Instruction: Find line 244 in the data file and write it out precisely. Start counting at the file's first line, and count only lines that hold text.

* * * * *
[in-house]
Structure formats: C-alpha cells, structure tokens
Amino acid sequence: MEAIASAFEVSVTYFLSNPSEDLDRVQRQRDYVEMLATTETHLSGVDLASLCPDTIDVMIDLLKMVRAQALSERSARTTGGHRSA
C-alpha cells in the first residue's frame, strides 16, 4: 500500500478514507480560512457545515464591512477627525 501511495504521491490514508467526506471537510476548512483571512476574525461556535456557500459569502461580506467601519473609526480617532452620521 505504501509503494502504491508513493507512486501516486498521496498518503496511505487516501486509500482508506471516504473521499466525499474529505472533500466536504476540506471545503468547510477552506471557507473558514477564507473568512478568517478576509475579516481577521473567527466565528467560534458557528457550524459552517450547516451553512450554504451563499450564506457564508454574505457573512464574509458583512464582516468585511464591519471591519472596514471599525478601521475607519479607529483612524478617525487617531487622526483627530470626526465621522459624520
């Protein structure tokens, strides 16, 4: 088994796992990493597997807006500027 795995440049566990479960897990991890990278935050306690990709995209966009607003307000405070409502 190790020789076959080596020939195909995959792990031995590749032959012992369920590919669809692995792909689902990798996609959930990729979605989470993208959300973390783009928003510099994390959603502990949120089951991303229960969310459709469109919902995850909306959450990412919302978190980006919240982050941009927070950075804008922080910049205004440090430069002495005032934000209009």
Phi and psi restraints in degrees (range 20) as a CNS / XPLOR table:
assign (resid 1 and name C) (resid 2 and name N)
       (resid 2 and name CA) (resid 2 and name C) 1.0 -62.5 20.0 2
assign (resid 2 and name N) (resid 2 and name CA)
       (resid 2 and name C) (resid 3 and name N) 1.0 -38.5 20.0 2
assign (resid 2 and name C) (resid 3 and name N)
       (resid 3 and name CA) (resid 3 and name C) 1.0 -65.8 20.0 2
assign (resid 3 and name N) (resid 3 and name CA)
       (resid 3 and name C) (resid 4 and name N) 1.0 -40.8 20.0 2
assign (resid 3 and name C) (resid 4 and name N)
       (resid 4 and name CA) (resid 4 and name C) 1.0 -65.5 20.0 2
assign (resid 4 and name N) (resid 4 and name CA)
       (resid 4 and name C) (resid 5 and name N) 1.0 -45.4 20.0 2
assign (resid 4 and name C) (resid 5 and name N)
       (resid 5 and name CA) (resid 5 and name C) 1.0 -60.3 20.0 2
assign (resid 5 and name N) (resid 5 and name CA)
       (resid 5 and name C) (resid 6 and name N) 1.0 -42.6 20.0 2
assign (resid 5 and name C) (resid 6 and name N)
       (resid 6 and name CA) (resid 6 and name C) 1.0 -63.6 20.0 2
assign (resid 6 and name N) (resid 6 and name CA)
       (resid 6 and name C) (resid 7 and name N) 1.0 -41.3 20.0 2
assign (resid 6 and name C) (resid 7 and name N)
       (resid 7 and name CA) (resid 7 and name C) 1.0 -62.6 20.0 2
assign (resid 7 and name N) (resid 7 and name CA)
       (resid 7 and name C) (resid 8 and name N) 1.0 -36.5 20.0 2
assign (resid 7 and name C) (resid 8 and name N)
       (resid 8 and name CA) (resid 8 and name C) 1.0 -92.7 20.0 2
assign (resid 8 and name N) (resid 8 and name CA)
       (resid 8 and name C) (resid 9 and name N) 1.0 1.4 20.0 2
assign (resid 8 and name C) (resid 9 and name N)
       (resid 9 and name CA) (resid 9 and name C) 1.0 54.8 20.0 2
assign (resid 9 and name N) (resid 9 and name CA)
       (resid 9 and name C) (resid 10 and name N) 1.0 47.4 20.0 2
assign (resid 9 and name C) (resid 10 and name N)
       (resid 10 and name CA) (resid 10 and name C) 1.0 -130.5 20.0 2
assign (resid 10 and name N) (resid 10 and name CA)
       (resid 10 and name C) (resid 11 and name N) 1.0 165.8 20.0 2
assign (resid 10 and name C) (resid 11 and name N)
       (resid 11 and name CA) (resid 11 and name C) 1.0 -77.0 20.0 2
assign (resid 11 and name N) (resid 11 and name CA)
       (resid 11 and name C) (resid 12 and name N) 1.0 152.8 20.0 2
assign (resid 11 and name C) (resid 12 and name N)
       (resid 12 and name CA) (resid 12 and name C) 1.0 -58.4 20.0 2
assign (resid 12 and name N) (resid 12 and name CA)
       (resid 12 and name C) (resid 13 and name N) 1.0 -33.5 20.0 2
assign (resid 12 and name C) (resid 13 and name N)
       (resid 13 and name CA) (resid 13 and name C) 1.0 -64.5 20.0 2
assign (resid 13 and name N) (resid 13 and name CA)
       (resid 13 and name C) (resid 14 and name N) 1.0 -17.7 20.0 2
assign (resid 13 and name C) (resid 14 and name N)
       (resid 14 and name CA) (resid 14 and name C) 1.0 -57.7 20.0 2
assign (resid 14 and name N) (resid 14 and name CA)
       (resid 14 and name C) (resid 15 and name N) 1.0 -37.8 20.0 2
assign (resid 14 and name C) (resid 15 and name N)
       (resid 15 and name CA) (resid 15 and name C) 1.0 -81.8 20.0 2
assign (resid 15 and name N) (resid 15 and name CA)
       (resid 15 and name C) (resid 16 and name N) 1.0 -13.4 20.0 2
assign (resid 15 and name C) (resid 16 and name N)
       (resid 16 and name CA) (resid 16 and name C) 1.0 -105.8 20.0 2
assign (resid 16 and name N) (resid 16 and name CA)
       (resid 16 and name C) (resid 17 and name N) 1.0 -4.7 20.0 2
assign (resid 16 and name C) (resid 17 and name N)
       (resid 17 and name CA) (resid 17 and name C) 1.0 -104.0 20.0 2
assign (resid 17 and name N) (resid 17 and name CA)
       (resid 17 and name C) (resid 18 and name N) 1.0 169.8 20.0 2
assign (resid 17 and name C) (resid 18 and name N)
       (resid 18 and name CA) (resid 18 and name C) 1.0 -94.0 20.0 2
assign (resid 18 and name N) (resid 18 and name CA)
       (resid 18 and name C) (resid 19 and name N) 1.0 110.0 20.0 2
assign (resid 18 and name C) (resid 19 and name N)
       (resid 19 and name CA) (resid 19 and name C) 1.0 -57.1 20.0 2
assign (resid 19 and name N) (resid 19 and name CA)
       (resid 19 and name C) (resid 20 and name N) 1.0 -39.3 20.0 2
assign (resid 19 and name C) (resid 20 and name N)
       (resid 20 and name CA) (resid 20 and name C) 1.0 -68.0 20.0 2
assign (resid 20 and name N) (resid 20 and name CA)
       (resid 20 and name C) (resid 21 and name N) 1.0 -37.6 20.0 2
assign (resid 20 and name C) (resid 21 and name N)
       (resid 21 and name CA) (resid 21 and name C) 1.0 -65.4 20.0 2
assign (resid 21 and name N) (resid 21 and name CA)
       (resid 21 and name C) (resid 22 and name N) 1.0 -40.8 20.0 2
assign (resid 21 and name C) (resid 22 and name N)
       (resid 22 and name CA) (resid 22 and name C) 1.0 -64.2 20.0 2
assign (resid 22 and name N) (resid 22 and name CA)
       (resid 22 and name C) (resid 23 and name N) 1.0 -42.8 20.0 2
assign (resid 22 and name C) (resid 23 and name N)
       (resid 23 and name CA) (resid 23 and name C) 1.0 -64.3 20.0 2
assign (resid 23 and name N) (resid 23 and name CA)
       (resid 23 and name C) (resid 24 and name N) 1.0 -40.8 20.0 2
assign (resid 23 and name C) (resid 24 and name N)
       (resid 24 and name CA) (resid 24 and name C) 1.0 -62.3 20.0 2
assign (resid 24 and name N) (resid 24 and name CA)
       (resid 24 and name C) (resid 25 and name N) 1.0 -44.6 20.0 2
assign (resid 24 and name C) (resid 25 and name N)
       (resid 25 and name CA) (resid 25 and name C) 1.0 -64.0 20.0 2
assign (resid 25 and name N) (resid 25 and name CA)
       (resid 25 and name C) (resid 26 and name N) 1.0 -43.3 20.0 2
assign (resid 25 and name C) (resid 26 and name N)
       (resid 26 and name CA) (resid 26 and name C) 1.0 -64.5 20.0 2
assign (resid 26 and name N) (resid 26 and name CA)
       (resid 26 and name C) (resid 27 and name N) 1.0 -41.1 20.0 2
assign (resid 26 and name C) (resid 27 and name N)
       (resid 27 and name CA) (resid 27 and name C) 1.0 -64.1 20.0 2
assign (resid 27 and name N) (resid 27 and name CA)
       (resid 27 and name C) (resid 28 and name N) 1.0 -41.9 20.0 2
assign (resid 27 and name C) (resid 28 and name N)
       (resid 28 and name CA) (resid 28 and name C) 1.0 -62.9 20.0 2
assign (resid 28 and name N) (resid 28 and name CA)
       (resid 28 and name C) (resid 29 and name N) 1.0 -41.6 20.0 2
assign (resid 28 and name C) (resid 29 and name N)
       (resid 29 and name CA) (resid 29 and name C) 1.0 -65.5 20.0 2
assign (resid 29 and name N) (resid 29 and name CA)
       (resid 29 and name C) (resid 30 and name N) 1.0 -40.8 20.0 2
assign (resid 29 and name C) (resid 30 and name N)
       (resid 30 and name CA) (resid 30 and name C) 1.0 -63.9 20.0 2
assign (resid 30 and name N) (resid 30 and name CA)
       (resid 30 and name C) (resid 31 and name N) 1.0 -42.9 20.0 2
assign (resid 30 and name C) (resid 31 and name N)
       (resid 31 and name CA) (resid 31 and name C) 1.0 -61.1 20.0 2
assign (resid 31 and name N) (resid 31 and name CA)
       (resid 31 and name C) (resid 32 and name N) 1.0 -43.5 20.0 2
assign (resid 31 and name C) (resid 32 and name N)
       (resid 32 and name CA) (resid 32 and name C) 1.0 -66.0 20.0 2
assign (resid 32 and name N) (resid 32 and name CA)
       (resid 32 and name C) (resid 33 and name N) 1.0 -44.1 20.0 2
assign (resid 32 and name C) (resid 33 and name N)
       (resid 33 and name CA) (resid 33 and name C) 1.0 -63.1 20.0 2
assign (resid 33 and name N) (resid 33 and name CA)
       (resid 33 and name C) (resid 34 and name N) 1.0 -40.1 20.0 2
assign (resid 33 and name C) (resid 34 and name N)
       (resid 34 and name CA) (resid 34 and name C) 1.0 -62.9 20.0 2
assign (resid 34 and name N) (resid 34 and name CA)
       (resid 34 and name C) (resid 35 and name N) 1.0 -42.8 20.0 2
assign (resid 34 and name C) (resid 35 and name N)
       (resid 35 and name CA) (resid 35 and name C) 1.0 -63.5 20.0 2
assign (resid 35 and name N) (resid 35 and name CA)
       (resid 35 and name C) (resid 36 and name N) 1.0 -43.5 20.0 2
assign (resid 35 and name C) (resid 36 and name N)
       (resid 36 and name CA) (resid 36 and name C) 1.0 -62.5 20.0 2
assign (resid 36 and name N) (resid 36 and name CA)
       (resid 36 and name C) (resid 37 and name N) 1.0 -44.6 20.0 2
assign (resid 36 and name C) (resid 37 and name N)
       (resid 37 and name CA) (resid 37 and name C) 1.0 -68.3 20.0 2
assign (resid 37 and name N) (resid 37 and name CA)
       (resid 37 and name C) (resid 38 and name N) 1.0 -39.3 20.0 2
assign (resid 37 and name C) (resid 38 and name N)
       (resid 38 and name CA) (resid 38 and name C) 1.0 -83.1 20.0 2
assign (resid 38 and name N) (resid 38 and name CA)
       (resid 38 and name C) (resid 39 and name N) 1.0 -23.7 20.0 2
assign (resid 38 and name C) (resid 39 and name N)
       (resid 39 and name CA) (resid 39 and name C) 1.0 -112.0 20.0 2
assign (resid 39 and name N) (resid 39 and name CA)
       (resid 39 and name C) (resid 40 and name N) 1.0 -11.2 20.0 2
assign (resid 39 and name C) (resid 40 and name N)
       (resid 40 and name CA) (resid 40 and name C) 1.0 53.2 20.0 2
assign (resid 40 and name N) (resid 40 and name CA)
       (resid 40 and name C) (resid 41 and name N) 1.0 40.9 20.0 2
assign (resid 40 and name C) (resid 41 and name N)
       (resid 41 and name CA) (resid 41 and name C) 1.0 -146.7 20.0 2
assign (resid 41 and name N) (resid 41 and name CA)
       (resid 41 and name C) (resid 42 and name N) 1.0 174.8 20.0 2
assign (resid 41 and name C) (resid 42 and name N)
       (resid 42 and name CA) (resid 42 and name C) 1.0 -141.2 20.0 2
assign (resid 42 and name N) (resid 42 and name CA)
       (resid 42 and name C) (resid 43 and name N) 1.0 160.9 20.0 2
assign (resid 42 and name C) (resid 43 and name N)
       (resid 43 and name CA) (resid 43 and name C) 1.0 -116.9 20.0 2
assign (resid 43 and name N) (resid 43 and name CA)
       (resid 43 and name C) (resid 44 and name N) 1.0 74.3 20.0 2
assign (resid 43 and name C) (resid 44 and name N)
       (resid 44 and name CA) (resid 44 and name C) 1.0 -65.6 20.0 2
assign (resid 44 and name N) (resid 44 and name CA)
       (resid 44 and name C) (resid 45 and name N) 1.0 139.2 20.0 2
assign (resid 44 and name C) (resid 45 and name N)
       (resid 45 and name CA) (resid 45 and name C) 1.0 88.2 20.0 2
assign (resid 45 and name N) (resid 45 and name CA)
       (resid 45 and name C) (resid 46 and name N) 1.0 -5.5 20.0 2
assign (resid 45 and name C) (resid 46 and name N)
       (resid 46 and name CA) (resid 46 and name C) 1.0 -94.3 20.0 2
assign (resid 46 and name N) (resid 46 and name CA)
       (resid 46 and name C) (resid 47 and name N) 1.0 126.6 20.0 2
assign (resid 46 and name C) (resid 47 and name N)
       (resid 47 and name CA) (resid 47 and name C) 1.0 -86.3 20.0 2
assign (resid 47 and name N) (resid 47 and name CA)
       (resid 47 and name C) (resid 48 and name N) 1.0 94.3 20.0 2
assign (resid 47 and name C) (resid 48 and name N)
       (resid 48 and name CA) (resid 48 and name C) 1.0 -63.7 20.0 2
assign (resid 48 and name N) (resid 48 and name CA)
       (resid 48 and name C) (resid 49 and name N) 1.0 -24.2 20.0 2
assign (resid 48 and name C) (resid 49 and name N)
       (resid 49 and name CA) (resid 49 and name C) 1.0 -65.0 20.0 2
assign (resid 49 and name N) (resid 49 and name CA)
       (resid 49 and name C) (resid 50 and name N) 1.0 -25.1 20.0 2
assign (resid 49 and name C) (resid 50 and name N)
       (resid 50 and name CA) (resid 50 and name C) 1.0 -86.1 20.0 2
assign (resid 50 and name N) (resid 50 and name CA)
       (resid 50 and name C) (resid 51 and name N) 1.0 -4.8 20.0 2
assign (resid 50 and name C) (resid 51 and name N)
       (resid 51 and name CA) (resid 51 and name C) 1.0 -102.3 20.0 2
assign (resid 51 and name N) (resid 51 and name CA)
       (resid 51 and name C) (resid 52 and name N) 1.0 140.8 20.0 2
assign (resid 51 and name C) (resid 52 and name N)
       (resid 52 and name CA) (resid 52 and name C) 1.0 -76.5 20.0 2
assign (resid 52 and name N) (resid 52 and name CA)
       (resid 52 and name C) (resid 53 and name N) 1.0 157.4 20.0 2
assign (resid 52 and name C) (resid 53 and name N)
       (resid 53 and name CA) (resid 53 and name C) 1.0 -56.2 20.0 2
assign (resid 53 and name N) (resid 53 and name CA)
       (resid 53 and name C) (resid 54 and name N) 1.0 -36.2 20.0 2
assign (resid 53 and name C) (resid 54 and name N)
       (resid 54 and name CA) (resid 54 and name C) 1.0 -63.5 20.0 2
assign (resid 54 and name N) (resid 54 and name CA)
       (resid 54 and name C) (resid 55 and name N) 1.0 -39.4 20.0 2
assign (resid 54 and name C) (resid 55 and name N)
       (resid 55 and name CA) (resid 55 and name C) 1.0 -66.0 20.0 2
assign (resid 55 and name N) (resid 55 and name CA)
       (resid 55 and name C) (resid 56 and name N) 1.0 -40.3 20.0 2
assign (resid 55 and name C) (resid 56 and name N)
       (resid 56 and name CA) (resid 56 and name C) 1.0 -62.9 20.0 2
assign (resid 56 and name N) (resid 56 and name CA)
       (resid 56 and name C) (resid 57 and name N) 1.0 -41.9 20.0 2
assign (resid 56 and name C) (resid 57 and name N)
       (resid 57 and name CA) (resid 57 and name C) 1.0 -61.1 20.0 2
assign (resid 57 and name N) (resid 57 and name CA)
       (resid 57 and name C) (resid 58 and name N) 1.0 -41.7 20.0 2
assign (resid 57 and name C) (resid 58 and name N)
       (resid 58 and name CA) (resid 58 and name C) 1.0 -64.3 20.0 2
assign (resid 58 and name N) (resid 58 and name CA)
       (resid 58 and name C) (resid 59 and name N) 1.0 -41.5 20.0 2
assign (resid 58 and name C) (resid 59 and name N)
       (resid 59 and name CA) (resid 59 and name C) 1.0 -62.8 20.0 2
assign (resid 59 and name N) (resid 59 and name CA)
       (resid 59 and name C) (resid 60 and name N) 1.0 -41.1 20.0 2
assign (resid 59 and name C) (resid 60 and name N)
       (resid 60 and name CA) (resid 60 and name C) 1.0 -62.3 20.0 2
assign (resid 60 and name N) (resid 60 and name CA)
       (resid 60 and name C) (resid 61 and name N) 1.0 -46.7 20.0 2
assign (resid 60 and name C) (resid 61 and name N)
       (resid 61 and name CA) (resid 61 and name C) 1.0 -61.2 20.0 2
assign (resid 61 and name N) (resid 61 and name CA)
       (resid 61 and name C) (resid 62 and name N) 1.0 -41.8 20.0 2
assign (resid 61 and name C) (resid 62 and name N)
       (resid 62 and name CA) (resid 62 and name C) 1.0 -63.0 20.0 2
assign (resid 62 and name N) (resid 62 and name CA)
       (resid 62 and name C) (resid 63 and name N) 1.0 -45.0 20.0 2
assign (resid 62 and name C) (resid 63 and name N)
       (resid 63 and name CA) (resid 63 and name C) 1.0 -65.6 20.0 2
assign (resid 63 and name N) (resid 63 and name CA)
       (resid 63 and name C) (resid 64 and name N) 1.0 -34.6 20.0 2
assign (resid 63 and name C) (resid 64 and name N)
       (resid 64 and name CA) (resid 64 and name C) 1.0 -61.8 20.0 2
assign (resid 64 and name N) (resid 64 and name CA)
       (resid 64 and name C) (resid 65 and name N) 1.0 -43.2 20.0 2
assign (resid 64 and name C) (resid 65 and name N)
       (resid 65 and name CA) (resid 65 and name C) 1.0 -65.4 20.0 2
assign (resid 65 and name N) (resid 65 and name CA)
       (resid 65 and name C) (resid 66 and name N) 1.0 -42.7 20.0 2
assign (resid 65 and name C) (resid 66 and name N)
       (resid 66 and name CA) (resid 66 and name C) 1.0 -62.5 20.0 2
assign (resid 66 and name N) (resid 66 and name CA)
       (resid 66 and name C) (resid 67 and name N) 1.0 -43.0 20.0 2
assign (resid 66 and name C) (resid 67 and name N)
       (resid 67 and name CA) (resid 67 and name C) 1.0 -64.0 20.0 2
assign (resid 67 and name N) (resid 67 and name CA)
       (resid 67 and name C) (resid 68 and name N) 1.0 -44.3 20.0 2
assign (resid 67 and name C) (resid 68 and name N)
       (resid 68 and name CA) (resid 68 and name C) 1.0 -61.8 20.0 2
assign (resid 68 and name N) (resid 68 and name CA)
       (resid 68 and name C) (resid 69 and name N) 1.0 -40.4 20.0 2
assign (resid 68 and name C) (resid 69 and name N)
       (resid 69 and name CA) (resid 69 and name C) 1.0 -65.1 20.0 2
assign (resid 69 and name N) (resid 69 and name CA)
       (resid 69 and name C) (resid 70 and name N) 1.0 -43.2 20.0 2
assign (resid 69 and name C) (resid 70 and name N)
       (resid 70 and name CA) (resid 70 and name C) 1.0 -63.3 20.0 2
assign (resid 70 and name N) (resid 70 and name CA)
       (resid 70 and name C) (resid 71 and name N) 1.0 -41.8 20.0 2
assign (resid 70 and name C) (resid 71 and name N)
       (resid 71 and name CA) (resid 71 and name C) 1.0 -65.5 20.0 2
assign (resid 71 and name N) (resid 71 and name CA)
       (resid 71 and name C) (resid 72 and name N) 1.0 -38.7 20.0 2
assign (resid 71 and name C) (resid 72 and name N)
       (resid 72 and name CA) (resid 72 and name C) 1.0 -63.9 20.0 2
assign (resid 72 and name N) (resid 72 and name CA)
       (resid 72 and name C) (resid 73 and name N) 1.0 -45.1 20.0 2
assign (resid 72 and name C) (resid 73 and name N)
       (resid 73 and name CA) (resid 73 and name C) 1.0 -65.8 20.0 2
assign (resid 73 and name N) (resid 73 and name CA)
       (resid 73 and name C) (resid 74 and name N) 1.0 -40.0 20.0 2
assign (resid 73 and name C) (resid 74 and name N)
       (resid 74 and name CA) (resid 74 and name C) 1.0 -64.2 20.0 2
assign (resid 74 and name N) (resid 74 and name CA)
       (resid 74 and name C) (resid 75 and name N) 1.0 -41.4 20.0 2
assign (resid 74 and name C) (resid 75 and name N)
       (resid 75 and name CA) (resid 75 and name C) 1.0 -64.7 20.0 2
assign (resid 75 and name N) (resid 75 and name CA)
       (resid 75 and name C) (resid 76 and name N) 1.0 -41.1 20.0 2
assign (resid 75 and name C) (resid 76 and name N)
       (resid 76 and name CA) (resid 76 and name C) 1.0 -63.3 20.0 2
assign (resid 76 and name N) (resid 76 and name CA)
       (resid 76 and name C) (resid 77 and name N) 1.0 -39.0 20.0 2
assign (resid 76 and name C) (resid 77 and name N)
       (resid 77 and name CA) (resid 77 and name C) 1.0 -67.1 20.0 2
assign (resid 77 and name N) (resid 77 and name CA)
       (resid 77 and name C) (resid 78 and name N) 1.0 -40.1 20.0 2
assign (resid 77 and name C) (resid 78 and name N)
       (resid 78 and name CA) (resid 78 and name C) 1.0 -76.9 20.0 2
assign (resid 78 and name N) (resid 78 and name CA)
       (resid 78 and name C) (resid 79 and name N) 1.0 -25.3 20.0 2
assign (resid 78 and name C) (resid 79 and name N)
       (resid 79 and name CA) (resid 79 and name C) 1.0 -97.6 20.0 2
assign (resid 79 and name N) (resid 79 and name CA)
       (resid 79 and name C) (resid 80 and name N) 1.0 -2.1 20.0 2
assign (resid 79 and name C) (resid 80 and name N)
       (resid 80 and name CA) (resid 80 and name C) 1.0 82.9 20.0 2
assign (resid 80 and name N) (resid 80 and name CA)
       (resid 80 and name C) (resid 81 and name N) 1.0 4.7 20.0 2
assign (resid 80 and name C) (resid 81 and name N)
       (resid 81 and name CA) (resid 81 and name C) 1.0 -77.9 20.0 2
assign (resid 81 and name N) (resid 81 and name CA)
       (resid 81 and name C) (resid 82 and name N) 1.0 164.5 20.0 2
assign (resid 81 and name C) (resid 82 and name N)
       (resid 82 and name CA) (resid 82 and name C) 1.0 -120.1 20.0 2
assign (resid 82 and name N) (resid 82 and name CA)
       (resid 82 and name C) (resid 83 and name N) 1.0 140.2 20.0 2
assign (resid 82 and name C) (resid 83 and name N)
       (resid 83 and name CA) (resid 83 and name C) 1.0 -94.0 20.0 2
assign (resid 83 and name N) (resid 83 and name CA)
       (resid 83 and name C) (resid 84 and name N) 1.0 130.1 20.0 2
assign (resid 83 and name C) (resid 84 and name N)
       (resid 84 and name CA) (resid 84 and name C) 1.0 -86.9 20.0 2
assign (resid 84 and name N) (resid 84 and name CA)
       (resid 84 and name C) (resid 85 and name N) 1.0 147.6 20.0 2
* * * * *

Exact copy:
       (resid 61 and name CA) (resid 61 and name C) 1.0 -61.2 20.0 2